Wall Street set to open higher on trade deal hopes - Metro US

Wall Street set to open higher on trade deal hopes

By Sruthi Shankar

(Reuters) – U.S. stocks rose on Tuesday, as industrial stocks and Amazon helped extend Wall Street’s rebound for a third day on rising hopes of progress in U.S.-China trade talks.

Though little details emerged, a member of the U.S. delegation said the talks will continue for an unscheduled third day.

U.S. President Donald Trump earlier tweeted that the talks were going “very well”.

Trade-sensitive stocks such as Boeing Co and Caterpillar Inc rose more than 2 percent, boosting the Dow Jones Industrial Average <.DJI>.

Amazon.com Inc rose 2 percent, adding to Monday’s gains that helped the market power higher and the online retailer overtake Microsoft Corp to become Wall Street’s most valuable company. Microsoft was up 1.2 percent.

Wall Street has surged in the past two days, helped by a strong jobs data and the Federal Reserve chief’s remarks that calmed worries that interest rate hikes would hurt growth.

“With the U.S. and China in talks to de-escalate their trade conflict, the central bank showing a willingness to slow its tightening cycle and the economy still performing well, the markets may be looking a little more attractive,” Craig Erlam, senior market analyst at Oanda in London, wrote in a note.

Trade and concerns over slowing economic growth triggered a selloff at the end of 2018 that culminated in Wall Street posting its worst monthly performance in about a decade in December, driving down earnings estimate and stock valuations.

The S&P 500 <.SPX> hit a record high on Sept. 21 before tumbling about 20 percent to a 20-month low on Christmas Eve.

The index has climbed more than 9 percent since then, with investors waiting for the fourth-quarter earnings season to kick off for a clear picture on how the trade war and a global slowdown will affect profits.

Analysts estimate S&P 500 companies to increase their fourth-quarter earnings per share by 14.8 percent. That compares with expectations of 20 percent growth three months ago, according to Refinitiv IBES data.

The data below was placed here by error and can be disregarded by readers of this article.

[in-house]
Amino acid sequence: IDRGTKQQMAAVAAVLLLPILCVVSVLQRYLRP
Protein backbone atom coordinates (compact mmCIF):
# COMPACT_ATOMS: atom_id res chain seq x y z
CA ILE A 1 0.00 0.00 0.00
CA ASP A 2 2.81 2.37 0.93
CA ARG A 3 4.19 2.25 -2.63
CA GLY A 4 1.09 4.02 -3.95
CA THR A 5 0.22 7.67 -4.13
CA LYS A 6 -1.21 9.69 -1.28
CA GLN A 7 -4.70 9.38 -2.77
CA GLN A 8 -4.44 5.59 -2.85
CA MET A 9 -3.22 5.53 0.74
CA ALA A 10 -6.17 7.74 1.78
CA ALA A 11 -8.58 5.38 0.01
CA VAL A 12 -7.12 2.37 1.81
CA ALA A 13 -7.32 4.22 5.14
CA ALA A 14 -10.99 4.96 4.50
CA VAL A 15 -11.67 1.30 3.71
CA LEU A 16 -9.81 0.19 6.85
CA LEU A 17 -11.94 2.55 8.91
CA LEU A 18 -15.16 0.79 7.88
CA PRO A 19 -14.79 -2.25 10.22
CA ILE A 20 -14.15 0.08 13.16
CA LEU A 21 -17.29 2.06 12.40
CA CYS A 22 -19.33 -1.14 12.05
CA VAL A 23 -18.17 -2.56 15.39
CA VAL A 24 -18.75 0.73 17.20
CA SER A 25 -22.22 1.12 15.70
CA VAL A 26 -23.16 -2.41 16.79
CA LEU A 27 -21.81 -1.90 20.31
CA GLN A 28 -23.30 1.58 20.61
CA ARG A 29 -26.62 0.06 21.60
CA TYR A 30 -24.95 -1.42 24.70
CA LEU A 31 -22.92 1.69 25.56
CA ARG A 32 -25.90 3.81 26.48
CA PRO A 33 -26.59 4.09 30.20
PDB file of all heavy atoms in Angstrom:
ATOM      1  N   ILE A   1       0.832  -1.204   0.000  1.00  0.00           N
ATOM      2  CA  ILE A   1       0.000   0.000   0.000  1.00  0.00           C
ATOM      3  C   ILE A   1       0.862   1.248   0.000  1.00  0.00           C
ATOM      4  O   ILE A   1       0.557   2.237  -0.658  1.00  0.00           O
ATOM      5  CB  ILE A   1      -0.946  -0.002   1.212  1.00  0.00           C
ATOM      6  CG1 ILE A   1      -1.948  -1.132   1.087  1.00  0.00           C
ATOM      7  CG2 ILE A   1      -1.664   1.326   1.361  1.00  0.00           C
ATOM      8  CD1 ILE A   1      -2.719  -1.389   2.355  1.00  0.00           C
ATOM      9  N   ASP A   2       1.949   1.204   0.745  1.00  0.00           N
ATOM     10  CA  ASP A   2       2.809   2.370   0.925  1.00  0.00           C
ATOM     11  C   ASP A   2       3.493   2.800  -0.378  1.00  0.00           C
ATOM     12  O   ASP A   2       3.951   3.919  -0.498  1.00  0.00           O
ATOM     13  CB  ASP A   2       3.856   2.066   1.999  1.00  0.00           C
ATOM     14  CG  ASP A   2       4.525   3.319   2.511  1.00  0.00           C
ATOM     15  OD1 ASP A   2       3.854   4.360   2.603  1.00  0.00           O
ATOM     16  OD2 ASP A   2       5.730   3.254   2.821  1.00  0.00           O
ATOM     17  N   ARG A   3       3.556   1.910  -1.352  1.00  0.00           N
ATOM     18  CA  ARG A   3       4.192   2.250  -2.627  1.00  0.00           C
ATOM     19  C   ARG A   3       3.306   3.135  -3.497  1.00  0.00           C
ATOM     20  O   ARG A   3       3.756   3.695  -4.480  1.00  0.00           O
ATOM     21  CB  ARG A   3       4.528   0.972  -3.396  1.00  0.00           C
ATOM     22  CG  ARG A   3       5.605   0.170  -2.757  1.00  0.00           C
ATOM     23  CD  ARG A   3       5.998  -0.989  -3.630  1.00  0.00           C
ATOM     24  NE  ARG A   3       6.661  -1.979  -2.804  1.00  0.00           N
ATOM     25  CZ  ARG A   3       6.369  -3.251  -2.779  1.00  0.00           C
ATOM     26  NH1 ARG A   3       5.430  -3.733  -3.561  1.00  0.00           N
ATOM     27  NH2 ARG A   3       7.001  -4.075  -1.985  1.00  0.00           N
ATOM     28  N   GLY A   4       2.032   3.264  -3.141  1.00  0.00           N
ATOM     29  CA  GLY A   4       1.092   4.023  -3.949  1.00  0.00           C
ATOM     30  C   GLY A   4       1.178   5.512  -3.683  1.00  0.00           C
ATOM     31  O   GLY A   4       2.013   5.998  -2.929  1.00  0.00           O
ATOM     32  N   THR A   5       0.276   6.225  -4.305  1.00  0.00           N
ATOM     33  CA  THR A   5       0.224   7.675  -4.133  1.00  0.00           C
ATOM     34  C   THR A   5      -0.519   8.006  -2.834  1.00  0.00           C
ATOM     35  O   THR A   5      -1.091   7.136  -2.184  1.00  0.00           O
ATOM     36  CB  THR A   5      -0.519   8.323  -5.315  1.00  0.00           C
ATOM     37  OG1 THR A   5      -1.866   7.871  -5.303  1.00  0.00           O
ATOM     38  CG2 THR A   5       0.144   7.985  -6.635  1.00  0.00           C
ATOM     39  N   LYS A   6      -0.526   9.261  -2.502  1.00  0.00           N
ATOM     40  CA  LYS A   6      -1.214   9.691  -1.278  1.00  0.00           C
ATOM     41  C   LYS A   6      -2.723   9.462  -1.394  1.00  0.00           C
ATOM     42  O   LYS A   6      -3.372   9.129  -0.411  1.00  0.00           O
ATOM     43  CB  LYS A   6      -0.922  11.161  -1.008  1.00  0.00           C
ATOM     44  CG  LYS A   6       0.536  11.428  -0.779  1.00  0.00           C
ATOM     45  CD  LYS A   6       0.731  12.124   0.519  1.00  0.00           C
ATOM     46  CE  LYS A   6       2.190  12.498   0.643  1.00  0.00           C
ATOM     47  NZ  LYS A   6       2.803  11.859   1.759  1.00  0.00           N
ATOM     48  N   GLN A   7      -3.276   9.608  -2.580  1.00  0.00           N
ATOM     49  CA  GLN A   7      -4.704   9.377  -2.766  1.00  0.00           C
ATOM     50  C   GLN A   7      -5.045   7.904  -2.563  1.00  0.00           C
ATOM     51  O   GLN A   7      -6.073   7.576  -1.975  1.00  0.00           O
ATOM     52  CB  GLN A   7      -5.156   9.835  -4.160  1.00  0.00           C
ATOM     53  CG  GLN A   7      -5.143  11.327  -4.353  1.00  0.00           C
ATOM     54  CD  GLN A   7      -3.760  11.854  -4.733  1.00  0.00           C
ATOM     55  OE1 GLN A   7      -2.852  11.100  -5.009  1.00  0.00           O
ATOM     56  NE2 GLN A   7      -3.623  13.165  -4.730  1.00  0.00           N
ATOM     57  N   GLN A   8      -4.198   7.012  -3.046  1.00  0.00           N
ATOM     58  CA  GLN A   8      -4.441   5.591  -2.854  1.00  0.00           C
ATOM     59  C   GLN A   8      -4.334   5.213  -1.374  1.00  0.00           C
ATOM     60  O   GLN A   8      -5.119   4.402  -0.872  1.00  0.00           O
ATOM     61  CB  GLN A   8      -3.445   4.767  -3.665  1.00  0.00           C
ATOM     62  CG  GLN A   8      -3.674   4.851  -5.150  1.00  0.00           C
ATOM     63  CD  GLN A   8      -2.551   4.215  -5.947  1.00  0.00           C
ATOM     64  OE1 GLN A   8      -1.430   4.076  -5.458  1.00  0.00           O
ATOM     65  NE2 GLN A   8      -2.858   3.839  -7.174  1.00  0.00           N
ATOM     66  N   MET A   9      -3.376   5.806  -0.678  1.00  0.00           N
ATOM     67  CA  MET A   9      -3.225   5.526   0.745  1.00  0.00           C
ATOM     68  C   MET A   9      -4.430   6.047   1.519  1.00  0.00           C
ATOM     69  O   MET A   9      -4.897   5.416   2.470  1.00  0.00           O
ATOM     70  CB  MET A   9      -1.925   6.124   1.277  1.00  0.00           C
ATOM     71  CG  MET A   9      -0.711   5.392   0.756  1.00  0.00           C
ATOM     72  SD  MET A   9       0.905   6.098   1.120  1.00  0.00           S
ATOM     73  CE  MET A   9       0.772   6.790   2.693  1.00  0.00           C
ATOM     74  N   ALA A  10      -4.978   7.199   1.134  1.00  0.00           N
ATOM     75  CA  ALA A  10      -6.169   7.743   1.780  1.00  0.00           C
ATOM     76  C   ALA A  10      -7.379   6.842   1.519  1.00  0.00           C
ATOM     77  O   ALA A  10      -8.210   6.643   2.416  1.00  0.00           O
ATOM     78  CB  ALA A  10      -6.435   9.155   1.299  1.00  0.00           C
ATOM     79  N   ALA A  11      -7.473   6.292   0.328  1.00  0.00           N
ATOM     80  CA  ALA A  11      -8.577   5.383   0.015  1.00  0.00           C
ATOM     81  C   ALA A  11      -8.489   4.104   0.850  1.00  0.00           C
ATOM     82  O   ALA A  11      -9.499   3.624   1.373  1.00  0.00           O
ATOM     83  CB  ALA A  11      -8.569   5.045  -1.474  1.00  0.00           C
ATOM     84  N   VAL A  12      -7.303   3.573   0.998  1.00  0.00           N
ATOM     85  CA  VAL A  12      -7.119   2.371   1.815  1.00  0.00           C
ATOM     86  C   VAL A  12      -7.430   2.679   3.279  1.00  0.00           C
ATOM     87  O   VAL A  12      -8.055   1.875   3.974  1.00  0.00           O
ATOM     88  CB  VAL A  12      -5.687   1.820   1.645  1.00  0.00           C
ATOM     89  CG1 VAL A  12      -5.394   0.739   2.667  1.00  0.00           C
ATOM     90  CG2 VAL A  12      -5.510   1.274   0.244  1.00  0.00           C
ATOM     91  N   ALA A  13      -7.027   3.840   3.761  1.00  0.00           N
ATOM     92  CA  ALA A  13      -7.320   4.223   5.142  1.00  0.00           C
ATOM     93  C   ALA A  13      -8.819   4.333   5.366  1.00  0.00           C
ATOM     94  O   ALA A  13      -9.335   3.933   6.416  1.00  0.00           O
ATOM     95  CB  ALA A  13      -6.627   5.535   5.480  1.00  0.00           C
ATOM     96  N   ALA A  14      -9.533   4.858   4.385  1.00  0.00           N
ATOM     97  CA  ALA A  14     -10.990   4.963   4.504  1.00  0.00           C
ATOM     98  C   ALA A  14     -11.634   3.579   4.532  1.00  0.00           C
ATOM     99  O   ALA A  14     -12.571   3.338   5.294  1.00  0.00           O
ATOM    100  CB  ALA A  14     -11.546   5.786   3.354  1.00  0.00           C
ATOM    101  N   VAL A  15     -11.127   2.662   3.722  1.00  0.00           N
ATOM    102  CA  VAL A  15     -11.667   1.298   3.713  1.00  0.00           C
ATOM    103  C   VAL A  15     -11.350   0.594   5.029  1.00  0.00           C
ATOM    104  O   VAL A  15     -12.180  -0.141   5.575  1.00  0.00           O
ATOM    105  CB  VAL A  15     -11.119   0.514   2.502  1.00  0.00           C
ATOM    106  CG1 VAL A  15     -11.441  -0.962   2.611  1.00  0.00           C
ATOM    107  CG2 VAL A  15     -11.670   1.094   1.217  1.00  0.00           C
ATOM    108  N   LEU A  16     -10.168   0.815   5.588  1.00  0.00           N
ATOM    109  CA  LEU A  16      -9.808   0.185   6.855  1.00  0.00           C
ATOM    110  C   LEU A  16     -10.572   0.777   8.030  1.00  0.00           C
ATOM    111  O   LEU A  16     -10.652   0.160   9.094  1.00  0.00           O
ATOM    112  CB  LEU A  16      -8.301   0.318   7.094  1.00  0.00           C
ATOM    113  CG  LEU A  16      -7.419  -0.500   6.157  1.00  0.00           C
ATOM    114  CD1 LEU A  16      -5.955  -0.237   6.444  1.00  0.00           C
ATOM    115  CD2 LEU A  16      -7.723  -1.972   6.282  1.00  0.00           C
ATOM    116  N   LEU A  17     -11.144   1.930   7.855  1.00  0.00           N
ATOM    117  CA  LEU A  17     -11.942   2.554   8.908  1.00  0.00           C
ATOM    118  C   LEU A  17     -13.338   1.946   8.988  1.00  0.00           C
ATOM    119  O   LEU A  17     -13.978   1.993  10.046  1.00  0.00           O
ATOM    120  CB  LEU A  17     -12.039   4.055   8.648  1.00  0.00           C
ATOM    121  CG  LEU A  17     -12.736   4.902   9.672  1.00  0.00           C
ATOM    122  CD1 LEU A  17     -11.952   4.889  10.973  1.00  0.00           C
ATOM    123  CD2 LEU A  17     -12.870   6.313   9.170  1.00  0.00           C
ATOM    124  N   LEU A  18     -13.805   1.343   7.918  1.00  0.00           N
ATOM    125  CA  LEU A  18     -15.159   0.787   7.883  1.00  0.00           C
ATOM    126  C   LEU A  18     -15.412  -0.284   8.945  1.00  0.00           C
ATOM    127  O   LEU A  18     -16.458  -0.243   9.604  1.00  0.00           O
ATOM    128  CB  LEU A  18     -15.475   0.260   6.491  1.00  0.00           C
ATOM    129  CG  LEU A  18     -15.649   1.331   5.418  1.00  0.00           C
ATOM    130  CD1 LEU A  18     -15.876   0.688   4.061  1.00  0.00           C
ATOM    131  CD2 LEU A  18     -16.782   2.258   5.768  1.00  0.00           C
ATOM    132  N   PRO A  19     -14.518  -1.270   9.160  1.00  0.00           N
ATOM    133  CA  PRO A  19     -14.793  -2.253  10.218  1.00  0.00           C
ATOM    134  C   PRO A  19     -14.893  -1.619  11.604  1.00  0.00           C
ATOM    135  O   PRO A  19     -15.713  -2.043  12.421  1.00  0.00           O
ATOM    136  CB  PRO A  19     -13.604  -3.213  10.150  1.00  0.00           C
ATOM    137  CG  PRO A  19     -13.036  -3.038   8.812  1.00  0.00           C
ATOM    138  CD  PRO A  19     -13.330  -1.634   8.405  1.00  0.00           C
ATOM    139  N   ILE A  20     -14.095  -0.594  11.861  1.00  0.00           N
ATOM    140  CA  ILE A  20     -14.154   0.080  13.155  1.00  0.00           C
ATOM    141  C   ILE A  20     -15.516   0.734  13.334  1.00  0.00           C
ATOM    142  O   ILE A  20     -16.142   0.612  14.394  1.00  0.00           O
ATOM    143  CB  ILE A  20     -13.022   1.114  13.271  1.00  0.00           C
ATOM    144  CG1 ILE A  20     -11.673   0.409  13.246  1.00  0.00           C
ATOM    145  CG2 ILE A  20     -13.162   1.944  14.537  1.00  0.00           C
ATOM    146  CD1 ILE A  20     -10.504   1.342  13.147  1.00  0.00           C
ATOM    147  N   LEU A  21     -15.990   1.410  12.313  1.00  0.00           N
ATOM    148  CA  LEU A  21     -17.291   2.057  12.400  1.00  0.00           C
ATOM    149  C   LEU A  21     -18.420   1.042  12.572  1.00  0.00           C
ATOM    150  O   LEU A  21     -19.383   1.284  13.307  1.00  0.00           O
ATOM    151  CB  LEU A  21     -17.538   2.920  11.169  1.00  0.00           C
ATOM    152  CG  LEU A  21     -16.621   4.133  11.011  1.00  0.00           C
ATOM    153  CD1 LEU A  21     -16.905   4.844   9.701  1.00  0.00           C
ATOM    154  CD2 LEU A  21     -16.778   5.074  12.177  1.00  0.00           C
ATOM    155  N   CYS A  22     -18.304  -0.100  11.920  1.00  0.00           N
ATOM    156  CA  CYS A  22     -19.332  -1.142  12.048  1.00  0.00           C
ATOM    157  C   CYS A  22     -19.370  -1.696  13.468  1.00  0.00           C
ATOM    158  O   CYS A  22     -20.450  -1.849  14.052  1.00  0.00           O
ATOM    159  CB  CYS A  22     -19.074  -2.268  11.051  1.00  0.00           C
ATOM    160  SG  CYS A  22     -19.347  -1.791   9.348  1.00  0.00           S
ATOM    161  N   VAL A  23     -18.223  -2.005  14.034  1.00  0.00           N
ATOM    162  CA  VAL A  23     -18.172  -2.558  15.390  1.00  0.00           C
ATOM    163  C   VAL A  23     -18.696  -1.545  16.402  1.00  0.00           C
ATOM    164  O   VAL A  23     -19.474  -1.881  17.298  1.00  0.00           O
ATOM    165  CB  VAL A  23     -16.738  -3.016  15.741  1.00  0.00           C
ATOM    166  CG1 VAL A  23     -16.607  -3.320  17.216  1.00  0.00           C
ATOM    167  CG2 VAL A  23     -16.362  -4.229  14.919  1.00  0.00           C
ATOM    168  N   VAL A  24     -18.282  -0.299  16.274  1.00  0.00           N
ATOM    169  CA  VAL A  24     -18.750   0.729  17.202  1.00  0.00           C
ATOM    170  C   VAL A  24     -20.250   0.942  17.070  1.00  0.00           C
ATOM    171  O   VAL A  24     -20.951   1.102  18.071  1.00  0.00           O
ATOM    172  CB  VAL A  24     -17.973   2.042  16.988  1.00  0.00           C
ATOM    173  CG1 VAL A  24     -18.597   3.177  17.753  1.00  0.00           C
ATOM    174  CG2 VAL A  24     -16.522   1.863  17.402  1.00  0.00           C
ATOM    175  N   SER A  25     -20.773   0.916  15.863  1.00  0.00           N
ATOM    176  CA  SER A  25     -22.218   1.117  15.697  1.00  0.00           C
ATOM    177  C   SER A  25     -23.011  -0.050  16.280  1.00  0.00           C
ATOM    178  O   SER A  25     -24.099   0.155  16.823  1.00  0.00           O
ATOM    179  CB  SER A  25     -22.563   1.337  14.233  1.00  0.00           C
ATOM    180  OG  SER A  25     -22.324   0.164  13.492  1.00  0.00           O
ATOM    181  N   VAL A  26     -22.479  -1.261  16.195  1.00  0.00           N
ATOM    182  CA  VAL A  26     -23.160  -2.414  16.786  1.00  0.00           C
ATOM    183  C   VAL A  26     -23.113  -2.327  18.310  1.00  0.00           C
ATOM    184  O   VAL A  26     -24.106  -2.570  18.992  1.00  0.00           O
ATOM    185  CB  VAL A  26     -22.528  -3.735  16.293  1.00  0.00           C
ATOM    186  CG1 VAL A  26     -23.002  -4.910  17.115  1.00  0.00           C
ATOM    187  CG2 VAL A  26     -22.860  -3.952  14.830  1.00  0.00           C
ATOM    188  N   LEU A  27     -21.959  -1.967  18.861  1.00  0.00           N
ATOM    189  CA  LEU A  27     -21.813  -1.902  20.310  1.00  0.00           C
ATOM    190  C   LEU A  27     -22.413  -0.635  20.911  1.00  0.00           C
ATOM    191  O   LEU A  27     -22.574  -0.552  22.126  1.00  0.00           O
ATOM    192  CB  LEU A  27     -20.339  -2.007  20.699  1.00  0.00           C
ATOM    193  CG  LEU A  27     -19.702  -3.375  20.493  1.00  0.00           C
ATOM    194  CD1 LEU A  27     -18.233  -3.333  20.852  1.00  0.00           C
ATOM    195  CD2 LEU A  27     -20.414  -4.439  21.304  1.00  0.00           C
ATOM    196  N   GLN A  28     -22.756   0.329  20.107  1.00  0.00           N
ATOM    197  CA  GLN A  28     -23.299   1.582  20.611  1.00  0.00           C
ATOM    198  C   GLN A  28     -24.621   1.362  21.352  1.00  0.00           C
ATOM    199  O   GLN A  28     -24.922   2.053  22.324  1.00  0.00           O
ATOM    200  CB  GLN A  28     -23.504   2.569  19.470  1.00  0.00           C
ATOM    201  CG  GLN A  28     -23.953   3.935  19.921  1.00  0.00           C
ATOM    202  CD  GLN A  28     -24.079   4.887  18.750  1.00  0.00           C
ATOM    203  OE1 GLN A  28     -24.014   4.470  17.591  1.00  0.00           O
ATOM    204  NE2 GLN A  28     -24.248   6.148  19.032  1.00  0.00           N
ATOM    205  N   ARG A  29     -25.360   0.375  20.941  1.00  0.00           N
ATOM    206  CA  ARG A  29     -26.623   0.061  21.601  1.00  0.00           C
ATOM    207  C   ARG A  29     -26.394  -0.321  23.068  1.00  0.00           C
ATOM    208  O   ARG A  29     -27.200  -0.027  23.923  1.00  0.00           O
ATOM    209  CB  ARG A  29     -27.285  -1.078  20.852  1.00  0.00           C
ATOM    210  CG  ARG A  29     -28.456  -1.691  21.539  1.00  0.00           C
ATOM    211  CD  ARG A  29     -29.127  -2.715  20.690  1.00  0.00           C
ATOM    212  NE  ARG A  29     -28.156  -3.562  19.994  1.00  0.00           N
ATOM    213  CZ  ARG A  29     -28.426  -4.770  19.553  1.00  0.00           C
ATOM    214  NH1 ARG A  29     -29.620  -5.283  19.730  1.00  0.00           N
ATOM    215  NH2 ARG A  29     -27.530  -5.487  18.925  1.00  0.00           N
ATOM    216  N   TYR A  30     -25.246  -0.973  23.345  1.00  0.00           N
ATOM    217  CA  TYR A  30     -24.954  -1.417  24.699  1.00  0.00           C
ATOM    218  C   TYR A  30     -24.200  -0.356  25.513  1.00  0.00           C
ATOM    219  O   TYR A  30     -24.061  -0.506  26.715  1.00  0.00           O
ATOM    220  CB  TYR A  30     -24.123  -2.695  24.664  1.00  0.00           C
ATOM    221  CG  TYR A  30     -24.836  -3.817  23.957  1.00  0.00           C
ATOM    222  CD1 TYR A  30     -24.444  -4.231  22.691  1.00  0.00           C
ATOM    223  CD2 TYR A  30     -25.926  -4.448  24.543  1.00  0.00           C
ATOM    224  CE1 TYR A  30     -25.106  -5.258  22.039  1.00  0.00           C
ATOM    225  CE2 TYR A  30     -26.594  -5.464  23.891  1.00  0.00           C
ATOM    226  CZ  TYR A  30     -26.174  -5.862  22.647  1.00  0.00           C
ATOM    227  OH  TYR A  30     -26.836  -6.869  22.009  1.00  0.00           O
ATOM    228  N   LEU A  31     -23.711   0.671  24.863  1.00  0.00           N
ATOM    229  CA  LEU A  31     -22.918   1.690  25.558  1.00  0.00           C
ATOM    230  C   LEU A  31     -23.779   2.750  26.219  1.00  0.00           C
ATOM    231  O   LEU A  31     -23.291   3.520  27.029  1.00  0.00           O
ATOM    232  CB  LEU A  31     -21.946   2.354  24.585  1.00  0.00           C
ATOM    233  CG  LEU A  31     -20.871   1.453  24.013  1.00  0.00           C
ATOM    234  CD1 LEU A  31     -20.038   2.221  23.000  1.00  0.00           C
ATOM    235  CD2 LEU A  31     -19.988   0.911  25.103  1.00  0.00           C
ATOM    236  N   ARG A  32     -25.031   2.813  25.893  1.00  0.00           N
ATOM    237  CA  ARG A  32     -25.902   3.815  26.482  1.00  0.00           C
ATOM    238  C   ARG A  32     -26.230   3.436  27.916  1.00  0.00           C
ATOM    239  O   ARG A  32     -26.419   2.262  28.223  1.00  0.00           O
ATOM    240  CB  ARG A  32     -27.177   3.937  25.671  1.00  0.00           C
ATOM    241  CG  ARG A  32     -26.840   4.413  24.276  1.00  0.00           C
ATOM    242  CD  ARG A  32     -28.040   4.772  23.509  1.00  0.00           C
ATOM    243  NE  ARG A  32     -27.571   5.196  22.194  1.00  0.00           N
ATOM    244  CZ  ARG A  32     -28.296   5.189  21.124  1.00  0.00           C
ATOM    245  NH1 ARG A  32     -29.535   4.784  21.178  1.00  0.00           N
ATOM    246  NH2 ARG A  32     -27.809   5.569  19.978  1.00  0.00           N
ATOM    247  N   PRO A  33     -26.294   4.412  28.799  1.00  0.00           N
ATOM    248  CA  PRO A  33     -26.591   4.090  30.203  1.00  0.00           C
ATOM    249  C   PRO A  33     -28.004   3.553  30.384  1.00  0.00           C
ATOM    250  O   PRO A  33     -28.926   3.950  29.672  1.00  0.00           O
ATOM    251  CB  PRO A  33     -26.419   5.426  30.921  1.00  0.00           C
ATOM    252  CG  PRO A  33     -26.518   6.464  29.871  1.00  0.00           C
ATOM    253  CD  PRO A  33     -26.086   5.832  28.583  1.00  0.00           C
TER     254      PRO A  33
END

(GRAPHIC: U.S. profit growth since 1968 – https://tmsnrt.rs/2RzHi55)

At 10:06 a.m. ET, the Dow Jones Industrial Average <.DJI> was up 271.57 points, or 1.15 percent, at 23,802.92. The S&P 500 <.SPX> was up 23.77 points, or 0.93 percent, at 2,573.46 and the Nasdaq Composite <.IXIC> was up 56.01 points, or 0.82 percent, at 6,879.48.

All the 11 major S&P sectors were higher, with industrial <.SPLRCI>, energy <.SPNY> and communication services <.SPLRCL> posting gains of more than 1 percent.

The battered technology sector <.SPLRCT> also rose 0.9 percent, led by Microsoft and Apple Inc .

Samsung Electronics’ <005930.KS> profit warning due to weak chip demand again turned the spotlight on growth in the sector after Apple rare move to cut sales forecast.

Goldman Sachs said in a note it expects semiconductor companies to face a challenging year, particularly in the first half.

PG&E Corp shares fell about 10.6 percent after S&P Global Ratings stripped the California power utility of its investment-grade credit rating and kept it under review for a further downgrade.

Advancing issues outnumbered decliners by a 4.57-to-1 ratio on the NYSE and by a 2.13-to-1 ratio on the Nasdaq.

The S&P index recorded no new 52-week highs and 1 new lows, while the Nasdaq recorded 17 new highs and 9 new lows.

(Reporting by Sruthi Shankar in Bengaluru; Editing by Sriraj Kalluvila)

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